Life is characterized by pairs of opposites such as pleasure and pain, praise and blame, and success and failure. When we seek one, the other comes in uninvited. In the words of Swami Vivekananda, "Happiness and misery are the obverse and reverse of the same coin; he who takes happiness must take misery also. We have this foolish idea that we can have happiness without misery, and it has taken such possession of us that we have no control over the senses."
God, the only Reality, is nondual. The world is only apparently real, and dualities are inevitable in it. A spiritual seeker has to discriminate between the Real and the unreal, and choose what is beneficial over what is pleasant. With regularity in spiritual practice he is able to achieve calmness of mind and strength of will, see dualities for what they are, and strive for the highest goal of life. The Bhagavad Gita (2.48) defines yoga as even-mindedness. We become established in this even-mindedness as we grow in devotion to God.
Lust and anger are twin companions. The Bhagavad Gita (16.21) cautions that these two in association with greed form a triple gateway to hell. The agitation caused by lust and anger is the greatest challenge to forbearance. Under their sway, people forget who they are and act in a manner they would not approve of in saner moments. He who is able to withstand the force of lust and anger even while alive is regarded by the Bhagavad Gita (5.23) as a yogi and a happy man. Commenting on this verse, Shridhara Svamin forcefully describes the immensity of the task: "A dead man is able to withstand the urge of passion or anger though his body is embraced by a wailing young woman or burnt by his sons and others. If someone is able to withstand that urge even while alive, he alone is a yogi and a happy man."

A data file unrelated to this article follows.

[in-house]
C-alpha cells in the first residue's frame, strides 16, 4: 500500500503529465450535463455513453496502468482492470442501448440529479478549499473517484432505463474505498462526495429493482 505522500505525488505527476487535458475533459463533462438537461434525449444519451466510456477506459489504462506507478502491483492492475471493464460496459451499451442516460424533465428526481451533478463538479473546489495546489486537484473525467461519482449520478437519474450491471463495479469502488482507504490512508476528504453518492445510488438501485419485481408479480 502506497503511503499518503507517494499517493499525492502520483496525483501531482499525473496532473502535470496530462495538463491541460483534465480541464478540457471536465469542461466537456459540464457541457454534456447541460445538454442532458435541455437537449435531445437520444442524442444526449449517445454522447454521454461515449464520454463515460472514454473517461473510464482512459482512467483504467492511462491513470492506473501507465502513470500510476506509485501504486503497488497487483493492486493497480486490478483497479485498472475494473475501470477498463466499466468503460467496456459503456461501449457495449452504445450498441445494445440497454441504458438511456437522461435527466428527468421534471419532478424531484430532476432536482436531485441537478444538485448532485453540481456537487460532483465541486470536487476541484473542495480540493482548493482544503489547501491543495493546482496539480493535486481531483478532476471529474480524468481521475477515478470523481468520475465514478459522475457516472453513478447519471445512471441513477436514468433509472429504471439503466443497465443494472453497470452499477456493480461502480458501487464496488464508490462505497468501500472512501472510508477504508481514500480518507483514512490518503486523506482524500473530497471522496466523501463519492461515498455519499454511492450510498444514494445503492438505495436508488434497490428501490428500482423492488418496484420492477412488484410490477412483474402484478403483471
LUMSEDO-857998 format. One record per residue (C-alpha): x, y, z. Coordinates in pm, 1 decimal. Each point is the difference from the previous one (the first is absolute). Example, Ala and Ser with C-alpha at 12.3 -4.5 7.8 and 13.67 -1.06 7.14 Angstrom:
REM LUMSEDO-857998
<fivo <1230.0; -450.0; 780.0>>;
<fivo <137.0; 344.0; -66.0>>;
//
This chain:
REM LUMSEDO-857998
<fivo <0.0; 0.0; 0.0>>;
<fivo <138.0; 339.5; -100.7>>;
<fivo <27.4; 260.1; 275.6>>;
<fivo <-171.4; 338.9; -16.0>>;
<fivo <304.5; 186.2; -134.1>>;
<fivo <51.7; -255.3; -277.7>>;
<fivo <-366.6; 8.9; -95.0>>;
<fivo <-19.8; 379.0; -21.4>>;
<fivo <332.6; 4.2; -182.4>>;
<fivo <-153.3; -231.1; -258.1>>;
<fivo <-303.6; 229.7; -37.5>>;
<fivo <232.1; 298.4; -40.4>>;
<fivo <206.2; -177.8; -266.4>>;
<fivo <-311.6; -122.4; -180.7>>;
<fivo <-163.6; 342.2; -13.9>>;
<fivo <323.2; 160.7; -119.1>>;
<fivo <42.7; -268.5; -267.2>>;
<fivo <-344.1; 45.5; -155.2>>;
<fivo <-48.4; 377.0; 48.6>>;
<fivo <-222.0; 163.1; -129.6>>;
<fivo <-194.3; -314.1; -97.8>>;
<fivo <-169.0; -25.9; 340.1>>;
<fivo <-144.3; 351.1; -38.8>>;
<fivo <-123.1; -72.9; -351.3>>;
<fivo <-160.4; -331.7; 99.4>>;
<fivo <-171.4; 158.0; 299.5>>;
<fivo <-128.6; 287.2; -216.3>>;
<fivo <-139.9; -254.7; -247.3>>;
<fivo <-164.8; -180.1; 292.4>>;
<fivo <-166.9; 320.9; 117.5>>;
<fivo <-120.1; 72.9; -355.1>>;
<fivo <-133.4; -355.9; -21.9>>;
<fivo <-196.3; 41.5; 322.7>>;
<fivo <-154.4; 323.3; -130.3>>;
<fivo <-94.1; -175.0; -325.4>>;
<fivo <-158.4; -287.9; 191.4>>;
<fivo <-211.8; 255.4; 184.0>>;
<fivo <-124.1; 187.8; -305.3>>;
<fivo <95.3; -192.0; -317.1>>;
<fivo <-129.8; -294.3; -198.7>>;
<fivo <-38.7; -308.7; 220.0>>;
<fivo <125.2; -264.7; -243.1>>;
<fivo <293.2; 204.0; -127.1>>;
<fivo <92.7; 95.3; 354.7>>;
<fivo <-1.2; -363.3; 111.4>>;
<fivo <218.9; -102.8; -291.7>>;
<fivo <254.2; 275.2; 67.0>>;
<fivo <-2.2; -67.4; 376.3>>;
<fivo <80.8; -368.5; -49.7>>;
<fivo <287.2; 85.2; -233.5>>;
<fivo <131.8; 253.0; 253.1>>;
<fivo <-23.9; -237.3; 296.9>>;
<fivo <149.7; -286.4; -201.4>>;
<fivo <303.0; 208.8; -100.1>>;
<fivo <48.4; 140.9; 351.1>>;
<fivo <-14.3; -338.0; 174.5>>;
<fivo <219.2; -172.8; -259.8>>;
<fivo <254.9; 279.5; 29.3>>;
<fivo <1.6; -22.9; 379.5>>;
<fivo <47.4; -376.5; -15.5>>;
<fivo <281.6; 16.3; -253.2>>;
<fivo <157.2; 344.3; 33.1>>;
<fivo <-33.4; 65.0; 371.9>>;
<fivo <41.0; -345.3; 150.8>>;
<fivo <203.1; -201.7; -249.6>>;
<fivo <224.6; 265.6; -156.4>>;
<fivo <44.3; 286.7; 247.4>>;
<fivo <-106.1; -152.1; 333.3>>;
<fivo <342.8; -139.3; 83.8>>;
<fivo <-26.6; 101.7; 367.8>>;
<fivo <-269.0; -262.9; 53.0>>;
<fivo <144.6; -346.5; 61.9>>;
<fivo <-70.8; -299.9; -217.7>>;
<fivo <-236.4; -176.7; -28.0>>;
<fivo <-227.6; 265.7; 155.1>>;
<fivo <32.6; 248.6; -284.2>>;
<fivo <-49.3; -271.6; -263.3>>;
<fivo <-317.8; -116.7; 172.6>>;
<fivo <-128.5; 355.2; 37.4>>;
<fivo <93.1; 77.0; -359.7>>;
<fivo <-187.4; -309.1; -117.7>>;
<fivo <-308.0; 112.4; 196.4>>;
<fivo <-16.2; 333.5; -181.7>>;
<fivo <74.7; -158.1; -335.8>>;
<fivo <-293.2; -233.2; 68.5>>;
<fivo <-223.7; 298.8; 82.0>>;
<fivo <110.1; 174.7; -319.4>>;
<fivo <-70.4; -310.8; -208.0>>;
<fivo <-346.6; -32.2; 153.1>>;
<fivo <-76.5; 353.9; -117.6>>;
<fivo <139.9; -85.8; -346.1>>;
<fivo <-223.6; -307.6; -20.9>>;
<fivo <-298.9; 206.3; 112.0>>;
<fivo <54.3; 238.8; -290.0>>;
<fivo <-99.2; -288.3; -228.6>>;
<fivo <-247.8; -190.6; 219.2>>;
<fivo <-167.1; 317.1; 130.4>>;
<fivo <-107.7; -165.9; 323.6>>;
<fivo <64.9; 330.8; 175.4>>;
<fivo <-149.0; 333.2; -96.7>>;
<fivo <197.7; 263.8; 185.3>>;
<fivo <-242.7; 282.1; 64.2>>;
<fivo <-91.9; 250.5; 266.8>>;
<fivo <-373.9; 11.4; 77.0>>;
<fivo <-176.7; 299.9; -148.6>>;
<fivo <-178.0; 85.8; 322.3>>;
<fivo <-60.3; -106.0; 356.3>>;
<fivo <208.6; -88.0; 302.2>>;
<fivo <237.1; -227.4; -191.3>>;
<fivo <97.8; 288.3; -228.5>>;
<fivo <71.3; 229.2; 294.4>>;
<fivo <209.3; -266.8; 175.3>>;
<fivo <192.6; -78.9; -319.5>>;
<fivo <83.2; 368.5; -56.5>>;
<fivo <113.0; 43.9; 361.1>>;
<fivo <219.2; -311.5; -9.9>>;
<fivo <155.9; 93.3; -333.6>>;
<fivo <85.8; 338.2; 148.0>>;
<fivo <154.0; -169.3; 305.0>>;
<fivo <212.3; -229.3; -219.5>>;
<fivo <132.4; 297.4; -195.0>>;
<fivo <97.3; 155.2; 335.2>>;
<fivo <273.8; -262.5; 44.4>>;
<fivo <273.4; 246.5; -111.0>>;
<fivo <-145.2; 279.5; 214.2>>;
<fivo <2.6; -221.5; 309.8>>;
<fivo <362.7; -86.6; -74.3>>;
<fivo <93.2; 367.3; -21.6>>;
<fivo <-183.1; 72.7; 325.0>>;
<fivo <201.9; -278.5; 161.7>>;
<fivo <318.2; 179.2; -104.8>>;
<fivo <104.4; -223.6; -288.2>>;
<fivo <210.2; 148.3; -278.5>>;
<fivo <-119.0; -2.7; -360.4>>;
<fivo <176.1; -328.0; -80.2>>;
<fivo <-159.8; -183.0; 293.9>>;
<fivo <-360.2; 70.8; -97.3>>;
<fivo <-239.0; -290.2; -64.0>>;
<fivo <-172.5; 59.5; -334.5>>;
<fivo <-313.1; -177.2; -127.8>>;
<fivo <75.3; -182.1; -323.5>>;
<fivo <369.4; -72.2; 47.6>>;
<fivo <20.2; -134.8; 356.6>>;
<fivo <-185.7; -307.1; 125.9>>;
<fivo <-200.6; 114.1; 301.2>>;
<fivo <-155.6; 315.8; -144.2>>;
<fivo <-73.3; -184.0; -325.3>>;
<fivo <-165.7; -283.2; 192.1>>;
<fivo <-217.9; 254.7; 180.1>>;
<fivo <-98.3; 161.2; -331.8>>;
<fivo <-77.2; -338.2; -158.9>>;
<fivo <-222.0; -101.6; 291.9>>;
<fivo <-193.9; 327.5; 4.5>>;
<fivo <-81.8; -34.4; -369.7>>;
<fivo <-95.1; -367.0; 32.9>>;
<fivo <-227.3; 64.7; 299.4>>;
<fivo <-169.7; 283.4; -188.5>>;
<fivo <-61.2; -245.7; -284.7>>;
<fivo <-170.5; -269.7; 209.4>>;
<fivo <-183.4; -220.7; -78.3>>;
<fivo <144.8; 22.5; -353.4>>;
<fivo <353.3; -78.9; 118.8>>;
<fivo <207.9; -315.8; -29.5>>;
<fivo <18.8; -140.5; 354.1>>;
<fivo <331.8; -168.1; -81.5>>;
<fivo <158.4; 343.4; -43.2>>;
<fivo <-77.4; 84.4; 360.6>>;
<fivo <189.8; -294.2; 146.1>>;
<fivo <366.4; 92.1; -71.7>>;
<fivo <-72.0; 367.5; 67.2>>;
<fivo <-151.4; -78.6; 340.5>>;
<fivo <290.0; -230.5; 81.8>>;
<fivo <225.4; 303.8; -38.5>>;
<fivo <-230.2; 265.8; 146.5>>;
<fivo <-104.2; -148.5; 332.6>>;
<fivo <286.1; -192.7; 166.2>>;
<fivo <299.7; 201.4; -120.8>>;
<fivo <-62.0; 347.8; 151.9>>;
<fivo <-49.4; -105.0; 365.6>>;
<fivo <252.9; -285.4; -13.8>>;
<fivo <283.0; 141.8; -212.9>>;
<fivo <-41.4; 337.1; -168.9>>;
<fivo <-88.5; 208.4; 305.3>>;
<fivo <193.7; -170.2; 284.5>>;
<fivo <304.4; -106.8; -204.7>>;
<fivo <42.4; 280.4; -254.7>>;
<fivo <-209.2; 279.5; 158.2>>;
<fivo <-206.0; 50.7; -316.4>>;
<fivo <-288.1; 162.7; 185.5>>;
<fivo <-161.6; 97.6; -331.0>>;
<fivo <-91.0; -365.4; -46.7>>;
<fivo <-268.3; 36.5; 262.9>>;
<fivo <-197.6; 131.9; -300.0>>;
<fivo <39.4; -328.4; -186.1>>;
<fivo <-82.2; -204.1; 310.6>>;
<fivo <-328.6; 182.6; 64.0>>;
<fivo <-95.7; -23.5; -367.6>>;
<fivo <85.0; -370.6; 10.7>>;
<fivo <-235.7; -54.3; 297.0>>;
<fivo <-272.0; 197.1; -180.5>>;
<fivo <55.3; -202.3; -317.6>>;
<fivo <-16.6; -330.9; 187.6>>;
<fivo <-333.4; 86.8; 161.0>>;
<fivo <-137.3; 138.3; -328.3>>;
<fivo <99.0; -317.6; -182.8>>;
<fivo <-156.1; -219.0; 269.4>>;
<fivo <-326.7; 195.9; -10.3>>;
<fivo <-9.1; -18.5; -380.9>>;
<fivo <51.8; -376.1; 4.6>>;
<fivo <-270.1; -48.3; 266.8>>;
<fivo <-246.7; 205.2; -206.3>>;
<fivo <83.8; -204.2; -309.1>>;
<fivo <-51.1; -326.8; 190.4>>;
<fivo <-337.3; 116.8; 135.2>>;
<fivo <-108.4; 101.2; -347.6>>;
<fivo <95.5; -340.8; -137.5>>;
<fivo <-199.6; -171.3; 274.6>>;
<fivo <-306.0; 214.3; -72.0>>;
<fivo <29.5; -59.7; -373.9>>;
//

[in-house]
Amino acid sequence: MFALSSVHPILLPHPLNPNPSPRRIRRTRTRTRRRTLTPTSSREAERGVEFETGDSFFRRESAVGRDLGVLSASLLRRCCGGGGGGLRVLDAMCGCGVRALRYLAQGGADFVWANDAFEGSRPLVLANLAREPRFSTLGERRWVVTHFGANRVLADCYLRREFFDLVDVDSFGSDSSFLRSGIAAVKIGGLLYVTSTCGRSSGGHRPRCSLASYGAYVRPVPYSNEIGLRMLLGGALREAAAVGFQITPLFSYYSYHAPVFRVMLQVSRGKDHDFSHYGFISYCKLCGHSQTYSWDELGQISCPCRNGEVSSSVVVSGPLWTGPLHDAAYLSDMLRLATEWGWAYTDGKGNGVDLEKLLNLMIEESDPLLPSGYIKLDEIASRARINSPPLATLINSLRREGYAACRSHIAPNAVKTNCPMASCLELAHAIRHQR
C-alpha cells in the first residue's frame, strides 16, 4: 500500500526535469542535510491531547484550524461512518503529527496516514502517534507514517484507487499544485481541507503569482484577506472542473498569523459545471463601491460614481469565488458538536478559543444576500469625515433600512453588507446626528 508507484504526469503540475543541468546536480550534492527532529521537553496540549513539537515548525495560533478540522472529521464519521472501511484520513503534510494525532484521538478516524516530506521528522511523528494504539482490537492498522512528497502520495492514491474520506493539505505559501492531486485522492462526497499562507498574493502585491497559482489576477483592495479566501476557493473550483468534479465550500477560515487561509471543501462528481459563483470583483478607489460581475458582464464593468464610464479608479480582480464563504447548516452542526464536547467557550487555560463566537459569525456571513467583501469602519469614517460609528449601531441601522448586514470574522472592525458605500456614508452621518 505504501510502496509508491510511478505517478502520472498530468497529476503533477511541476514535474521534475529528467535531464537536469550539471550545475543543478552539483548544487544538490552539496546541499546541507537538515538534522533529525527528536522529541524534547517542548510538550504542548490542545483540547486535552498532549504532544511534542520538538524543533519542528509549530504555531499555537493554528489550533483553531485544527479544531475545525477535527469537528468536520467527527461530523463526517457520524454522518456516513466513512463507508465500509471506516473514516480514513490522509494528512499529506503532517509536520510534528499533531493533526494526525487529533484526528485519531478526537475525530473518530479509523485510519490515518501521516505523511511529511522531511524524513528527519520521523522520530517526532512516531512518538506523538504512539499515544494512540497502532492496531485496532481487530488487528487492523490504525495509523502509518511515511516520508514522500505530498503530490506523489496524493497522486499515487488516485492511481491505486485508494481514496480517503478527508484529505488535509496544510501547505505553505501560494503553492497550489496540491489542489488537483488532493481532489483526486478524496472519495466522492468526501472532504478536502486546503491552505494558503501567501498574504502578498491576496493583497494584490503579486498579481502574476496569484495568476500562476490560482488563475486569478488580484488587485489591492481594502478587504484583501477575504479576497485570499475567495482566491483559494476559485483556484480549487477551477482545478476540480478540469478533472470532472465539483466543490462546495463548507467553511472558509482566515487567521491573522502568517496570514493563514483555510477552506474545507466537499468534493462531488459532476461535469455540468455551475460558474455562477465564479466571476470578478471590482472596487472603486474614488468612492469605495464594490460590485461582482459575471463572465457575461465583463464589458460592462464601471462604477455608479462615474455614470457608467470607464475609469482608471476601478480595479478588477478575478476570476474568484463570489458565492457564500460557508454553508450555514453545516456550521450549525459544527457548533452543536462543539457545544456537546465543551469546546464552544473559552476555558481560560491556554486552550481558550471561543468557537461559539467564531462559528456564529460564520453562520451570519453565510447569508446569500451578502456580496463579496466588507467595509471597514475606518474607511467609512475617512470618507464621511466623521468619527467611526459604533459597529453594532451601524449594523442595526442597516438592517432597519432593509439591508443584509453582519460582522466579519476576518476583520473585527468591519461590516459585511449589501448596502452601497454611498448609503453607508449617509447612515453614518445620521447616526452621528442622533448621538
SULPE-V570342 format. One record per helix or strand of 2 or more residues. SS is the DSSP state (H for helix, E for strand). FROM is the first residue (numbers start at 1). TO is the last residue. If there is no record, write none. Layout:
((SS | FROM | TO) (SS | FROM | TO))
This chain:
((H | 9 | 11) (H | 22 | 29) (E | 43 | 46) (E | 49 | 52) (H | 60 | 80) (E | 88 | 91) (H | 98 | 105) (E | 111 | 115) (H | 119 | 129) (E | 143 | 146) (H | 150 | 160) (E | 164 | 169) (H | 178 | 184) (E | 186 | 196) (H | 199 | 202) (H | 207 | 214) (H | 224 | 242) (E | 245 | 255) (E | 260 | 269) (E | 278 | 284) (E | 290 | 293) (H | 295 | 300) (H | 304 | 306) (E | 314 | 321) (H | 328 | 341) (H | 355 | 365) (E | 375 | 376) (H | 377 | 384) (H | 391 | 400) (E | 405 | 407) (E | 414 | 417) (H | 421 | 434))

Remaining unaffected by the force of lust and anger is possible only by God's grace. To be conscious of God's grace in our lives, we need regular spiritual practice and sincere prayer for detachment from sense objects.
Unreasonable people pose a great challenge to our practice of forbearance. It is well to remember that we are children of God and so are such difficult people. They are conditioned by their mental impressions even as we are by ours. Says Swami Vivekananda, "Never say any man is hopeless, because he only represents a character, a bundle of habits, which can be checked by new and better ones." Instead of judging such people as impossible, we need to cultivate a good working relationship with them.
A disciple of Sri Ramakrishna felt disturbed due to a disagreement with someone. When told of it, the Master said, "Try at the outset to talk to him and establish a friendly relationship with him. If you fail in spite of your efforts, then don't give it another thought. Take refuge in God. Meditate on Him. There is no use in giving up God and feeling depressed from thinking about others."
Yet successfully dealing with difficult people is not an unrealizable ideal. Holy Mother's life amply demonstrates the ideal in practice. There was no dearth of unreasonable, insane, and greedy people around her under her care. With her pure mind that was always united with God, she was able to patiently put up with all of them.